Updated: May 21, 2021 11:05 PM
Created: May 21, 2021 10:35 PM
Attorney General Keith Ellison’s office will prosecute former Brooklyn Center police officer Kim Potter’s case. She is charged with second-degree manslaughter in the death of Daunte Wright back in April.
Following the death of George Floyd, the Anoka, Dakota, Hennepin, Ramsey and Washington county attorneys agreed last June they would not review or prosecute deaths from police use of force in their own jurisdictions. The Hennepin County Attorney’s Office followed this protocol, and as a result, Washington County Attorney Pete Orput charged Potter.
5 EYEWITNESS NEWS learned from the Attorney General's Office on Friday that Orput returned the case to Hennepin County Attorney Mike Freeman, who requested Attorney General Ellison take over.
“Daunte Wright’s death was a tragedy,” Ellison said in a statement. “I promise the Wright family and all Minnesotans that I will handle this prosecution responsibly and consistent with the law, and that I will be guided by the values of accountability and transparency. No one, however, should expect this case will be easy to prosecute.”
Brooklyn Center Mayor Mike Elliott told us he learned of the news just before it was released to the public.
“Attorney General Keith Ellison and his office, I think, are the most qualified office in the state of Minnesota to really oversee this case,” Elliott said. “I think this change really brings about an added level of trust for folks in the outcome.”
The decision comes after weeks of protests outside of Orput’s house. Activists have called for higher charges, including third-degree murder.
“I think it’s not only clear to me, I think it's clear to Minnesotans of all different backgrounds: We absolutely have to have the Attorney General’s Office or a special office set up in the state oversee all of these police-involved killings,” Elliott said.
Ellison takes over the case exactly one month and one day after the jury reached a verdict in the Derek Chauvin trial. The attorney general successfully prosecuted that case. Chauvin was convicted of all three charges against him, including second-degree murder.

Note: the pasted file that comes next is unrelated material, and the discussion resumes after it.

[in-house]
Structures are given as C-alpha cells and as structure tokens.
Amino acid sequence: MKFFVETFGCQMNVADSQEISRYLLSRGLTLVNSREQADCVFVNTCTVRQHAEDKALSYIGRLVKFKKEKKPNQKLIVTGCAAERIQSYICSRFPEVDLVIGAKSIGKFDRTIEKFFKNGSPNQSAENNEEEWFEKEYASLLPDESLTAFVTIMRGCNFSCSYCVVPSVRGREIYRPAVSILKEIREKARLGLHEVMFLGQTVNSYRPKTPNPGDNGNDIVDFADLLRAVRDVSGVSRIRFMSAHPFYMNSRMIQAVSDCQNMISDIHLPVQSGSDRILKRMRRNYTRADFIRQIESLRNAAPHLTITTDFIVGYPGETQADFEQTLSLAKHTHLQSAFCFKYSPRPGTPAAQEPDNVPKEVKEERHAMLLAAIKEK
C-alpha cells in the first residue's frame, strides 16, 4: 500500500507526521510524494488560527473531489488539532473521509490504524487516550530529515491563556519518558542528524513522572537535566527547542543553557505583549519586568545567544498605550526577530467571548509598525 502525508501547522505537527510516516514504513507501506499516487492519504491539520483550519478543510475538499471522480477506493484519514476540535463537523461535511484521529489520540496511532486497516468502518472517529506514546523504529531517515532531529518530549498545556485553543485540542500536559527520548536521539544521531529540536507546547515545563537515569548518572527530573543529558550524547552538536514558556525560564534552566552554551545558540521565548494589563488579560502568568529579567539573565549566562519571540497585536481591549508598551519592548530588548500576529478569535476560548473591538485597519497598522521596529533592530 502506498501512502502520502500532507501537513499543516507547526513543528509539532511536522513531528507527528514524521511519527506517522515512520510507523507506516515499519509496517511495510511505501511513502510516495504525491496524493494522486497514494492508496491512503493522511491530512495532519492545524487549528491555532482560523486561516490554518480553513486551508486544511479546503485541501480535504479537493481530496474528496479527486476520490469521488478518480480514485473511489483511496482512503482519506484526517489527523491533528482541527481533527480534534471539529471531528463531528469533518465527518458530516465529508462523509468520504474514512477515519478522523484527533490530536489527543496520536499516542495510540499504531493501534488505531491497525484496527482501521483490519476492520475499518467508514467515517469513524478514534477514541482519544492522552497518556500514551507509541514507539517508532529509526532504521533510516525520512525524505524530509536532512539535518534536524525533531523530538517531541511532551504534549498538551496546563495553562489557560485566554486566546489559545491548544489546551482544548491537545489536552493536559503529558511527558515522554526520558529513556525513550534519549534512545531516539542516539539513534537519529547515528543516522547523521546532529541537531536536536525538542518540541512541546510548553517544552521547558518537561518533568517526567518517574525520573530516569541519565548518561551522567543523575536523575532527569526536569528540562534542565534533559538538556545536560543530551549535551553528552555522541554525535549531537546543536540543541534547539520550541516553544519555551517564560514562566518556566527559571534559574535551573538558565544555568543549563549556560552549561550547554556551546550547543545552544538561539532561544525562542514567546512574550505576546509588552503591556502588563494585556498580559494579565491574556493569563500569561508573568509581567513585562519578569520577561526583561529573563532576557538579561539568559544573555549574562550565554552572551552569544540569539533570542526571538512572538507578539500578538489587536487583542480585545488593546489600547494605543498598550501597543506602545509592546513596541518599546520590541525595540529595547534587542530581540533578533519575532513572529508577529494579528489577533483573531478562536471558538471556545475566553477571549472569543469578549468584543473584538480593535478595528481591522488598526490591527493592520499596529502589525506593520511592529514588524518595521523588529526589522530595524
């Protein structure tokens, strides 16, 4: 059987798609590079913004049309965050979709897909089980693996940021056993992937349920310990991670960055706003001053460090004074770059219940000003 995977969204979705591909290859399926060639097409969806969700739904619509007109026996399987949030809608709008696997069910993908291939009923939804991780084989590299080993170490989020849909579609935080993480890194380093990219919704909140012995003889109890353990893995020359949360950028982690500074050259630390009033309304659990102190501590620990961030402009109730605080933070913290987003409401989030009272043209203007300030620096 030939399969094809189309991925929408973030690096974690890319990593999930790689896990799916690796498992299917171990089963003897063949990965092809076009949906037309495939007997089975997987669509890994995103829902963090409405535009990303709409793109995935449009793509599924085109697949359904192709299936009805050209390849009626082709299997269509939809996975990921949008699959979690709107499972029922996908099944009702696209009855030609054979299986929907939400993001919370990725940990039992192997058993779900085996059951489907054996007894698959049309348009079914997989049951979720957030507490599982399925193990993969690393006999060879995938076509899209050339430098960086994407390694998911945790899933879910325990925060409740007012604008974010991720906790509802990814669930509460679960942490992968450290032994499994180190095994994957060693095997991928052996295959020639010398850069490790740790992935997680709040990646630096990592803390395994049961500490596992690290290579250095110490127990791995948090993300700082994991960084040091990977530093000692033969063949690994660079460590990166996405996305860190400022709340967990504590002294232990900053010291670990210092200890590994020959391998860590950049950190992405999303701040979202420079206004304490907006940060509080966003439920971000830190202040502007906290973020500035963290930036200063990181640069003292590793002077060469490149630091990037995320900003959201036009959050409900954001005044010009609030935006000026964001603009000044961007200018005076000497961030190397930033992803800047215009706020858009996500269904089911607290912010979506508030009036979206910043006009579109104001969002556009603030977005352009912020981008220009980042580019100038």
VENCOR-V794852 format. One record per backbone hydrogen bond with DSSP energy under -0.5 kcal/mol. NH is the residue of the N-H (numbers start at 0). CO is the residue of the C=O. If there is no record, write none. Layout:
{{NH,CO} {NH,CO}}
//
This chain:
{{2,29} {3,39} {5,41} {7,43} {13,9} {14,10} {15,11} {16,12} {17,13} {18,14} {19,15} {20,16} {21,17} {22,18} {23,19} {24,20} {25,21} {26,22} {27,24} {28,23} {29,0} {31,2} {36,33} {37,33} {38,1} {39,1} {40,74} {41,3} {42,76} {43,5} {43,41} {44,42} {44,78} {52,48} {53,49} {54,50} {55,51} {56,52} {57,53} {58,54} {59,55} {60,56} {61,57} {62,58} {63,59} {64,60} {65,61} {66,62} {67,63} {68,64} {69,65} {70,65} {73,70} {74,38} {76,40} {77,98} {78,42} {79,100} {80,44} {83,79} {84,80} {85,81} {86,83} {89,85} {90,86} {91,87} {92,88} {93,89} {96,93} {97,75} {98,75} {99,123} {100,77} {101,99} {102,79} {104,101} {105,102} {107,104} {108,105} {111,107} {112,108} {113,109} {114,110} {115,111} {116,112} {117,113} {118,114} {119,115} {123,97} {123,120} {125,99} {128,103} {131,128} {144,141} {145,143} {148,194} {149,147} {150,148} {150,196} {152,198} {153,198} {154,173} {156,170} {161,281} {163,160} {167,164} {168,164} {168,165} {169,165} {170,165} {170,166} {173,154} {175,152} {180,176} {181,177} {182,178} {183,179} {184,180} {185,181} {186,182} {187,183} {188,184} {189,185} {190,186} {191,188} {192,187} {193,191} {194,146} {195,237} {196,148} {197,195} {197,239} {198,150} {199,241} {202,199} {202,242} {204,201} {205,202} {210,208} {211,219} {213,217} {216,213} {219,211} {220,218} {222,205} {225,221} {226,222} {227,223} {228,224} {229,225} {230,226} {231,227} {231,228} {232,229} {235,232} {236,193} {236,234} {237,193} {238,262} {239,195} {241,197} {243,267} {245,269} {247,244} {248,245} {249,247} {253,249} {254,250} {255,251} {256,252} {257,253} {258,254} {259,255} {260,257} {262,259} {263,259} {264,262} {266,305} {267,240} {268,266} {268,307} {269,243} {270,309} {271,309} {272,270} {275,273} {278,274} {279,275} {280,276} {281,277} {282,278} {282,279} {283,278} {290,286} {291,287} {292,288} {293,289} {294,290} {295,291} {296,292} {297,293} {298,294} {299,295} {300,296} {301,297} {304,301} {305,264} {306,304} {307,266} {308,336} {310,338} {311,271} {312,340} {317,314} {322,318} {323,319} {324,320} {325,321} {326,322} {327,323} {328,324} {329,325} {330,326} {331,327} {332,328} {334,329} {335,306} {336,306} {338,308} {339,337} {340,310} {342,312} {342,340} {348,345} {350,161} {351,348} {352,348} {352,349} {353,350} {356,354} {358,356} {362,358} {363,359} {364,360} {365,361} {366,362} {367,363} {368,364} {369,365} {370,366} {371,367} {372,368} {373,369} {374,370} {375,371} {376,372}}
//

In an interview with the Washington Post on Friday, Ellison said he will not use the Chauvin case as a template.
“Cases are as unique as fingerprints,” he said. “All are different in many different ways, so our approach will be tailored to the case itself."
Assistant Attorney General Matthew Frank will supervise the case. As the manager of the office’s criminal division, he was a presenting attorney in Chauvin’s trial.
Ellison said, however, it’s unclear whether the same team of top prosecutors in the Chauvin case will return.
“Whether the team will shift from one case to another is really yet to be determined,” he told the Washington Post. “I know that more than just the Minnesota Attorney General's Office has a thirst for justice, so if and when we need to reach out, I expect we're going to have all the help we need.”
The resources available to the attorney general’s office will give the prosecution an advantage, according to Mitchell Hamline School of Law Emeritus Professor Joseph Daly. He spent years as a criminal defense attorney.
“I often thought that it was so unbalanced between the resources that the state has — almost unlimited resources when it comes to this — versus the kind of resources that I as a criminal defense lawyer had,” he said. “You could see during the Chauvin case, they could bring in anybody. They could find experts, many experts, and you're always limited by a cost reality when you're defending in a criminal case.”
Daly believes this will be a much more challenging case for the attorney general.
“This case is not going to be easy to prove,” he said. “The potential jurors will feel very differently about Ms. Potter than Mr. Chauvin, there's no nine-minute videotape showing a cold hard stare.”
Earlier this week, Judge Regina Chu said she’d like to start the trial in December.
“For sure I think both sides will be looking for experts involving Tasers and also the kind of training they receive to differentiate between a Taser and a gun,” Daly said. “The defense is going to have to find an expert to talk about how is it possible that a Taser and a gun could be mistaken by someone who is a training officer like she is, that has so much experience. I suspect they can find an expert. In some ways, it's a products liability problem. Does a gun feel the same as a Taser, or too similar to a Taser?”
The prosecution will have to prove she acted unreasonably, even for an accident, based on her training, according to Daly.
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